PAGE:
The Other Side of the Story, by Marian Keyes
Crossed Women. Crossed Lines. Crossed Swords.
That’s the tag line of this wonderful novel by Keyes. Highly cynical about life, yet heart-warming and hilarious all the same, The Other Side of The Story tells the tales of three women – Gemma, Jojo and Lily – leading different yet interwoven life.
Gemma is a successful event planner in Dublin. Work was a nightmare, and when his Dad did a runaway on her mum, her life turns positively hellish. Things were looking all sunny from her side, and she took comfort confiding in Susan who lives far away. Night after night she escaped by writing stories on her life… not knowing that these very pieces will turn her life around few months down the road.
Lily is a so-so writer, a “boyfriend stealer” (or so Gemma would label her) who hit a miracle success in London publishing world with a story that is too good to be true. Ever the pessimist, Lily believes in retribution, and the tale traces her thoughts, fear and anger as her life took unexpected turn with Anton (the boyfriend), Ema (the out-of-wedlock baby), Irina (the Russian neighbour) and of course, Gemma and Jojo (how else would their lives be interwoven?)
Jojo is “viagra of the literary world”, a highly successful and ambitious literary agent who represented Lily. A love affair with her boss (Mark) took an unexpected twist and Jojo soon found, to her horror, that her career dream was suddenly snatched out of reach. Grieving and determined not to show any sign of weakness, she striked out on her own in a tale unlike any other – Gemma wrote a book that was “a band-aid equivalent in the literary world” and Lily’s third highly-successful book after a horrid second one.
I found the book to be highly readable and, compared to the Shopaholic series, was far more realistic, serious and easier to relate to. It was not one of those books that you couldn’t put down (I took my own sweet time in finishing it – 2 weeks), but yet it compelled me to write about it the moment I finished it.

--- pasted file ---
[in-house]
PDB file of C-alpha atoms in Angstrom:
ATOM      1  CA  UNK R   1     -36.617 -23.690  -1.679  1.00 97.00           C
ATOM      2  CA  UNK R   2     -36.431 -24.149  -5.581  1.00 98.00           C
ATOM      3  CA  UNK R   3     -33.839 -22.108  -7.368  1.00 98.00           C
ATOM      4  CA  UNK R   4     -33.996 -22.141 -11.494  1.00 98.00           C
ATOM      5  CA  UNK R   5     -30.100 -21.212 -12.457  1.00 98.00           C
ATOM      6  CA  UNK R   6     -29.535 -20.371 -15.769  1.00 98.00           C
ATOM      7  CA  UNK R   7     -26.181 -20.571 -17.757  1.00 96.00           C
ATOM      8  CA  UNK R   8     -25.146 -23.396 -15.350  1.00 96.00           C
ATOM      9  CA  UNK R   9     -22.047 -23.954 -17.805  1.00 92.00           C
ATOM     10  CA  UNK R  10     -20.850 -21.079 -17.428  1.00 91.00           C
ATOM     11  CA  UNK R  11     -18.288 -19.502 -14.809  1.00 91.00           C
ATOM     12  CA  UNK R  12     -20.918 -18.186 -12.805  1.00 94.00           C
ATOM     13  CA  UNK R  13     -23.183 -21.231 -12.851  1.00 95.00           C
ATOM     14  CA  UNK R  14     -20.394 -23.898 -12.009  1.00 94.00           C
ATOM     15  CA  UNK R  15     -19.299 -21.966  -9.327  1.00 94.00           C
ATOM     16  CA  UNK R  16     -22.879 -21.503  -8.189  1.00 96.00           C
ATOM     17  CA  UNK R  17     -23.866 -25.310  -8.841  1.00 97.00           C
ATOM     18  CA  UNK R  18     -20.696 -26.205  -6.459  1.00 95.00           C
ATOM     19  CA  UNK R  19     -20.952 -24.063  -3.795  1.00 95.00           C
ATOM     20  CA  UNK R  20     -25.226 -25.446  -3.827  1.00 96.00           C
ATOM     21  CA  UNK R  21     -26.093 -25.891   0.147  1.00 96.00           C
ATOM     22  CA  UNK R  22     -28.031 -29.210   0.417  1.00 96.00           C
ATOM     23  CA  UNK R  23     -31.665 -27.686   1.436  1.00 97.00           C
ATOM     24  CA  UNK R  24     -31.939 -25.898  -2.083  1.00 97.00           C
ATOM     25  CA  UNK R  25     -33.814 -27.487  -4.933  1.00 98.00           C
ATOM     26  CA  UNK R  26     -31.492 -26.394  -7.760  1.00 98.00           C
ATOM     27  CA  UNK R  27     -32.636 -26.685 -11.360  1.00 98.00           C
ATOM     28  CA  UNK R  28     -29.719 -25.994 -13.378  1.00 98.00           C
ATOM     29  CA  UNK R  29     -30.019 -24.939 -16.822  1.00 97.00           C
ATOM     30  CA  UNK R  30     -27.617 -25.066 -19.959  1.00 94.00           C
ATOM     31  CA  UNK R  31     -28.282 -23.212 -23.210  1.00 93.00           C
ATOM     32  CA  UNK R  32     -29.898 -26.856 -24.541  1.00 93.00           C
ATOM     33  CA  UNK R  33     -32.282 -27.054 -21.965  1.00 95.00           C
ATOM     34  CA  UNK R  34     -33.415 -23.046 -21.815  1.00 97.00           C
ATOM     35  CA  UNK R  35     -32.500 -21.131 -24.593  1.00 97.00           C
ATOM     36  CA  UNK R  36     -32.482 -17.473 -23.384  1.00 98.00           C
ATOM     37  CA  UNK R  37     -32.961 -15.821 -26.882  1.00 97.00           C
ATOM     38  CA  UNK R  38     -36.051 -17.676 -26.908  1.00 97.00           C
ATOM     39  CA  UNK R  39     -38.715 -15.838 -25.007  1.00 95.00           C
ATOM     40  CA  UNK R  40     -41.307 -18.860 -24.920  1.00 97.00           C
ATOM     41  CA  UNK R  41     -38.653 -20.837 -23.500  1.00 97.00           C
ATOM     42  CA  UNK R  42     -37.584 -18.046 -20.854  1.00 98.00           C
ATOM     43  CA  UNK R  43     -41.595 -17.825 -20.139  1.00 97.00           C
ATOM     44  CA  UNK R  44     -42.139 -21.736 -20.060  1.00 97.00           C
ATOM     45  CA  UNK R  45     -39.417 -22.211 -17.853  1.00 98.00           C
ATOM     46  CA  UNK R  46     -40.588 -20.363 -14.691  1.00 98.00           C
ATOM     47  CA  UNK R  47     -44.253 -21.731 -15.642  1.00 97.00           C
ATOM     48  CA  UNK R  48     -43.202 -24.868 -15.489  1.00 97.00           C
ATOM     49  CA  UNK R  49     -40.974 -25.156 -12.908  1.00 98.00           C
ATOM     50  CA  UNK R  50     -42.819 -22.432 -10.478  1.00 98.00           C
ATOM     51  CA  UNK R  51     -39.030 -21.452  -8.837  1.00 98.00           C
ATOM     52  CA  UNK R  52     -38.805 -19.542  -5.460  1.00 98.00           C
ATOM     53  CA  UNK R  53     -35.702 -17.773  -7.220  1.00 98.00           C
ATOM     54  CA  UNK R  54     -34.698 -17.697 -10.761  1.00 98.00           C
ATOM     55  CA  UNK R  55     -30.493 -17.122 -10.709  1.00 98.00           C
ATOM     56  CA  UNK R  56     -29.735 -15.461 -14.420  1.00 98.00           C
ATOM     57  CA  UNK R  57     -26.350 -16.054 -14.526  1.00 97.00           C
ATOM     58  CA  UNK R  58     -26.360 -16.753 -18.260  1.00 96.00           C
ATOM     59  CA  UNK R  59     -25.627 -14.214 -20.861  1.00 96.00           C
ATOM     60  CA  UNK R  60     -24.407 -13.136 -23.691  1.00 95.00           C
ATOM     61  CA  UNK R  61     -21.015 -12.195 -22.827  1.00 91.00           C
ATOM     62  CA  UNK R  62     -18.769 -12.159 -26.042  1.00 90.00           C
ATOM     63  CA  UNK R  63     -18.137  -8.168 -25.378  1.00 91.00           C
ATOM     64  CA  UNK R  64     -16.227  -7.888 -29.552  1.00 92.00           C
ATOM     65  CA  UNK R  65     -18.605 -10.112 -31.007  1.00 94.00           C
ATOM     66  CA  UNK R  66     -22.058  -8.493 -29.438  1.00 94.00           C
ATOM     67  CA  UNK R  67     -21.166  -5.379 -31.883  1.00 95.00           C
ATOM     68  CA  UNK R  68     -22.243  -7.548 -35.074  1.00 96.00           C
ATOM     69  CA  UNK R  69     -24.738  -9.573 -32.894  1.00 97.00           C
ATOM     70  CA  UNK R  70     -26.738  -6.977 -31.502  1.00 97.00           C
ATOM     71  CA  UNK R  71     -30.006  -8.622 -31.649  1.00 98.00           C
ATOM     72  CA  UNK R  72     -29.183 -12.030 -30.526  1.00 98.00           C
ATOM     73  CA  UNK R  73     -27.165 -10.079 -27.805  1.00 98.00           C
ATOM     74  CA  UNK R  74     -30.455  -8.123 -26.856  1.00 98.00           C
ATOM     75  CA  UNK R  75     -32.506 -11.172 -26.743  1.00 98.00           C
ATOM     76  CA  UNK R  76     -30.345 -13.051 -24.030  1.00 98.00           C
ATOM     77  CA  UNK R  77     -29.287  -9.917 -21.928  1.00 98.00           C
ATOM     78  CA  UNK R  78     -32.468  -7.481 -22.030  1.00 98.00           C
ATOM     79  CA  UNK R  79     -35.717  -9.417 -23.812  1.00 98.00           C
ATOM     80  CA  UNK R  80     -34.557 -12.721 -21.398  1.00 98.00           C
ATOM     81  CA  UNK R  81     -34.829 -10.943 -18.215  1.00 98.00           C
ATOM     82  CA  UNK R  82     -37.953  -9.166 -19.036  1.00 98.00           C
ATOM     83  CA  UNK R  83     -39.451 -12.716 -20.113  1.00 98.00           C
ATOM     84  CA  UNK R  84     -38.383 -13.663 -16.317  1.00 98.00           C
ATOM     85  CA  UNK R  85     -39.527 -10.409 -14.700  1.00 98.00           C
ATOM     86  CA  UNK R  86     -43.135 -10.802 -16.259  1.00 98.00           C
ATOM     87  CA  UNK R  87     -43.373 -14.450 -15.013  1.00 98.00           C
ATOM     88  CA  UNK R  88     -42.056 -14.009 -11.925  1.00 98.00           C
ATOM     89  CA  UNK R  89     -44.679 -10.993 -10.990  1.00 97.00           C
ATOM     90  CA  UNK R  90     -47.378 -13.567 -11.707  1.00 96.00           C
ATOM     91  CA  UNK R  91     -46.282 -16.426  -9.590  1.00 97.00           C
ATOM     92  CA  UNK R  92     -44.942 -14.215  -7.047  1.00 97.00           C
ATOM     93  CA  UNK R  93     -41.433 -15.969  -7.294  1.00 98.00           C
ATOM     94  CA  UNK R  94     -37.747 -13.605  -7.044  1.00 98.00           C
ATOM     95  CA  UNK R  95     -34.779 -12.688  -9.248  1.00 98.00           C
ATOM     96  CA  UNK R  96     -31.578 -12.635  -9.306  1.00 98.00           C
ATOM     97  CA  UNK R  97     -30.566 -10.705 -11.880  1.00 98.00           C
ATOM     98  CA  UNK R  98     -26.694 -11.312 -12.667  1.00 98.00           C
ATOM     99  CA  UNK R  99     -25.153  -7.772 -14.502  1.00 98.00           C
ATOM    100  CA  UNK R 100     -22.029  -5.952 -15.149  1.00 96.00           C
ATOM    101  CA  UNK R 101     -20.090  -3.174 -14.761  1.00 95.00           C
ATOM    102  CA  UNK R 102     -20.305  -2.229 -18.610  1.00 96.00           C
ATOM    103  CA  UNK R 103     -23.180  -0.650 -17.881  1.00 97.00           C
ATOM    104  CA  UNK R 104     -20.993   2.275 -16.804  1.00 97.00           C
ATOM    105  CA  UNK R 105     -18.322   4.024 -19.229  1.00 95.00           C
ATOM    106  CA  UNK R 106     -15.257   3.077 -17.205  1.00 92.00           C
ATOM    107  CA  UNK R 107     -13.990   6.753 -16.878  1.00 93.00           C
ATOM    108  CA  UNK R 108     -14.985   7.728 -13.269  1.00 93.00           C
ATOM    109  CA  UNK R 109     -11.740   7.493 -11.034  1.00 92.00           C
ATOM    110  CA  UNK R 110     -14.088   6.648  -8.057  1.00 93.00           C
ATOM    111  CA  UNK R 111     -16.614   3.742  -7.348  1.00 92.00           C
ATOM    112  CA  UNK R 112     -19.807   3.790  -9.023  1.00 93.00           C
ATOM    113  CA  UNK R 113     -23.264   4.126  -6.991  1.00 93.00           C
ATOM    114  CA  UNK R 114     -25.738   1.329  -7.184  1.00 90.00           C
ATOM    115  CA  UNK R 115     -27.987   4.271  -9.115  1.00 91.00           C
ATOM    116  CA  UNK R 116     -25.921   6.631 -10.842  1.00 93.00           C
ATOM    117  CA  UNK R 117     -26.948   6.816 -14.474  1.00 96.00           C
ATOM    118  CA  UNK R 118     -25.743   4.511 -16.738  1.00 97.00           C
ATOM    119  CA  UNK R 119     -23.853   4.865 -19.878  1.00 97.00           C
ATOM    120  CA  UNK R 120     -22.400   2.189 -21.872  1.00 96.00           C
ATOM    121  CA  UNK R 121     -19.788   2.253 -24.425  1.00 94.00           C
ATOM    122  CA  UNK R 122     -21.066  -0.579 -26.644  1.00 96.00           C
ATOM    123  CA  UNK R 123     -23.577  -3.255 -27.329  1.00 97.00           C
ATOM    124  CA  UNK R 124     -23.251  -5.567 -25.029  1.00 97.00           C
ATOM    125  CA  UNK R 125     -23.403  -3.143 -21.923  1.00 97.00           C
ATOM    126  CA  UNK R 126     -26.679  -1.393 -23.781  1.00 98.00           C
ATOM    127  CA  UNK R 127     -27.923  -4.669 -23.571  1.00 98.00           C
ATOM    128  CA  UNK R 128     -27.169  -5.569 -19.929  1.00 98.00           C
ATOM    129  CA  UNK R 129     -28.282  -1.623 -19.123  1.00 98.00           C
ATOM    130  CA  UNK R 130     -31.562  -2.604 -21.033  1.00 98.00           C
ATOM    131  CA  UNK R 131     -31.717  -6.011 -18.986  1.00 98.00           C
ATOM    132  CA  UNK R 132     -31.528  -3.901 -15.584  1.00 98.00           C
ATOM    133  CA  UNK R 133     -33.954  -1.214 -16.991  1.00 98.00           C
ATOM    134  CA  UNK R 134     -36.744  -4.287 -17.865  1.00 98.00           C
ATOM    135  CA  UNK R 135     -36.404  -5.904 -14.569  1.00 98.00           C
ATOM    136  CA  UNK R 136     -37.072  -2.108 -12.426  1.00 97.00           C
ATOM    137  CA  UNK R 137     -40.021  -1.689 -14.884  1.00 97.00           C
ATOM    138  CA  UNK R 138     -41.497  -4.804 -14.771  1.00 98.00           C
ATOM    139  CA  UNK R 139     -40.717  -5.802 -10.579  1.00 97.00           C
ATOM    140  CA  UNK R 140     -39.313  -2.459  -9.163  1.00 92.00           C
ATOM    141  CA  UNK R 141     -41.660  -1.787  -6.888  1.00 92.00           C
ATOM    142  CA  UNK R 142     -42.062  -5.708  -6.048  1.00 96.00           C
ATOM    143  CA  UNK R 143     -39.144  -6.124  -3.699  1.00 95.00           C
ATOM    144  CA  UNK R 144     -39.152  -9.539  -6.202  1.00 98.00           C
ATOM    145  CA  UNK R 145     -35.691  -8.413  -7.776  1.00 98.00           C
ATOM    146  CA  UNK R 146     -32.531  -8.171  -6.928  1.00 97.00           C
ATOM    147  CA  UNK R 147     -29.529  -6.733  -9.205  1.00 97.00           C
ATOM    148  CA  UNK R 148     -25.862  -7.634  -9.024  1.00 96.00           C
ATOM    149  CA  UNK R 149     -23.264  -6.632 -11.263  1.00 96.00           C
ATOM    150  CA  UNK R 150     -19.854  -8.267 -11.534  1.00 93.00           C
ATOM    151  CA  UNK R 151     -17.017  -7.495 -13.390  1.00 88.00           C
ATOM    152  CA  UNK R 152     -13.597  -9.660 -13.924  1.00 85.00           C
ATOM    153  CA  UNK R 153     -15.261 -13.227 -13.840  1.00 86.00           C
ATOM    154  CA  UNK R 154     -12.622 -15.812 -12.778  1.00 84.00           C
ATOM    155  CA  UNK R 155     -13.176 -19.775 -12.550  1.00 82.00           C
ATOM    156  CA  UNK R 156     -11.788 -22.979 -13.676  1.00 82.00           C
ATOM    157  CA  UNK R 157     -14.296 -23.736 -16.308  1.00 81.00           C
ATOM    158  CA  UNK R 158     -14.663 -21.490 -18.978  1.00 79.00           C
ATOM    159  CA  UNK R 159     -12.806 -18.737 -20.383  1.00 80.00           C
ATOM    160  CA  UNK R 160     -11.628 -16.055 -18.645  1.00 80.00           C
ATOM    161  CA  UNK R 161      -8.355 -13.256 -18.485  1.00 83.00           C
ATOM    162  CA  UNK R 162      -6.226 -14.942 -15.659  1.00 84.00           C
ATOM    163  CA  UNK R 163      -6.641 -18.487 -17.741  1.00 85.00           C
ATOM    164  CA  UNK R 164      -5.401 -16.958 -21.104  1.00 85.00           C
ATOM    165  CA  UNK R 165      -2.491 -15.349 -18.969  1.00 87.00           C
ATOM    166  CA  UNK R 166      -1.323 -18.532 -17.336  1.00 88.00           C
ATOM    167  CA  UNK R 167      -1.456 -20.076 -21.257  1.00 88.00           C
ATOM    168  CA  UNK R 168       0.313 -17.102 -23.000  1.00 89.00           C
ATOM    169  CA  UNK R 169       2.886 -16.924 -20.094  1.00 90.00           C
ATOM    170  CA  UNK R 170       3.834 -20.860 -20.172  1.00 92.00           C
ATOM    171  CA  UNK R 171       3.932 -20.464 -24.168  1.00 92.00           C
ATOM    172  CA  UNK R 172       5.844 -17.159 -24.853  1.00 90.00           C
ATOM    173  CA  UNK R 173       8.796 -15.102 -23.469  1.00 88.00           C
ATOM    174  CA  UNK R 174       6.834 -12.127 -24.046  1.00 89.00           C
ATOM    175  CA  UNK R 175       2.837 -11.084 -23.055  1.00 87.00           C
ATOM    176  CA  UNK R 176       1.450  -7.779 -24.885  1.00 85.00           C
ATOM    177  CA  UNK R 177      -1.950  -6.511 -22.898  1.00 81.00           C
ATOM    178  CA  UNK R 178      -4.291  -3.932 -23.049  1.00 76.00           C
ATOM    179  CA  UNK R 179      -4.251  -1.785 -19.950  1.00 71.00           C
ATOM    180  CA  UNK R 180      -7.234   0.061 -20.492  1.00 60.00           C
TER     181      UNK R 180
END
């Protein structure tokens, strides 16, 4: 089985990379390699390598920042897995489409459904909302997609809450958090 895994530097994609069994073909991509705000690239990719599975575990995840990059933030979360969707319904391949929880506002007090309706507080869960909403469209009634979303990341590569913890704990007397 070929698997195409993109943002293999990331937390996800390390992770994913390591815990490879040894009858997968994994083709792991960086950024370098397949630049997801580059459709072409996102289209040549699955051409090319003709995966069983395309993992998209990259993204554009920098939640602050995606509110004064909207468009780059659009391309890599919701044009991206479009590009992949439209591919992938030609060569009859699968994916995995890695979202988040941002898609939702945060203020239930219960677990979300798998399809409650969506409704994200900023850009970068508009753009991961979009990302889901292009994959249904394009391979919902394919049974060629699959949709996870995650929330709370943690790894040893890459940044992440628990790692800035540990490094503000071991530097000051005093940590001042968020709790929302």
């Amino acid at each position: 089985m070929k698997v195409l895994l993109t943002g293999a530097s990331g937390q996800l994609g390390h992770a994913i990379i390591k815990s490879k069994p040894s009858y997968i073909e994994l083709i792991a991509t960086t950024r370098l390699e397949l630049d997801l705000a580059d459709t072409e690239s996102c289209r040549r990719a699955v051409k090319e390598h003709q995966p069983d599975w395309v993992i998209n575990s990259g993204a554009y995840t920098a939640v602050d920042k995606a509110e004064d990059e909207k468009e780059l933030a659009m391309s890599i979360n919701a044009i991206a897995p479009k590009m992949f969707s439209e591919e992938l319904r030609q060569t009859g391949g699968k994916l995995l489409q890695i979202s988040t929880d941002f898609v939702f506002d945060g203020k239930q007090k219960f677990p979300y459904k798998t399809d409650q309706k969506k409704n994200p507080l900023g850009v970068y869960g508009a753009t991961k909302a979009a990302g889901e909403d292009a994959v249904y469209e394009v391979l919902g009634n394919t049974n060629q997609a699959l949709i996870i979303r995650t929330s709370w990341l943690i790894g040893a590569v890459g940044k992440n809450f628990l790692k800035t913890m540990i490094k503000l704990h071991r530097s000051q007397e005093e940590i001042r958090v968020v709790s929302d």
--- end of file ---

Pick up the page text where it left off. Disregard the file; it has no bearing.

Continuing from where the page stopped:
The ending was kind of predictable, but kinda rushed when compared to the earlier, more-leisurely paced pages. Perhaps keyes suddenly ran out of idea to elaborate more on the three ladies (or maybe the book’s publishing deadline was looming – hey, I learned that from the book!).
What have I learned from the book?
#1 Love at first sight is possible
#2 Being large (like me) can be beautiful
#3 You can actually earn loads being a writer
#4 You can write stories of your life by renaming the “character”
My favourite paragraph from the book:
“‘One,’ I declared, listing on my fingers, ‘I think all men are bastards. Two, whenever I start listing things out on my fingers I get distracted by my nail colour, and three, now I’ve lost my train of thought – see! And three, I think all men are bastards.”
Freaking hilarious. And you get more doses of such chick-humour towards the end of the book.
Rating: 4 stars out of 5
The book is available at Popular, Borders and Amazon.com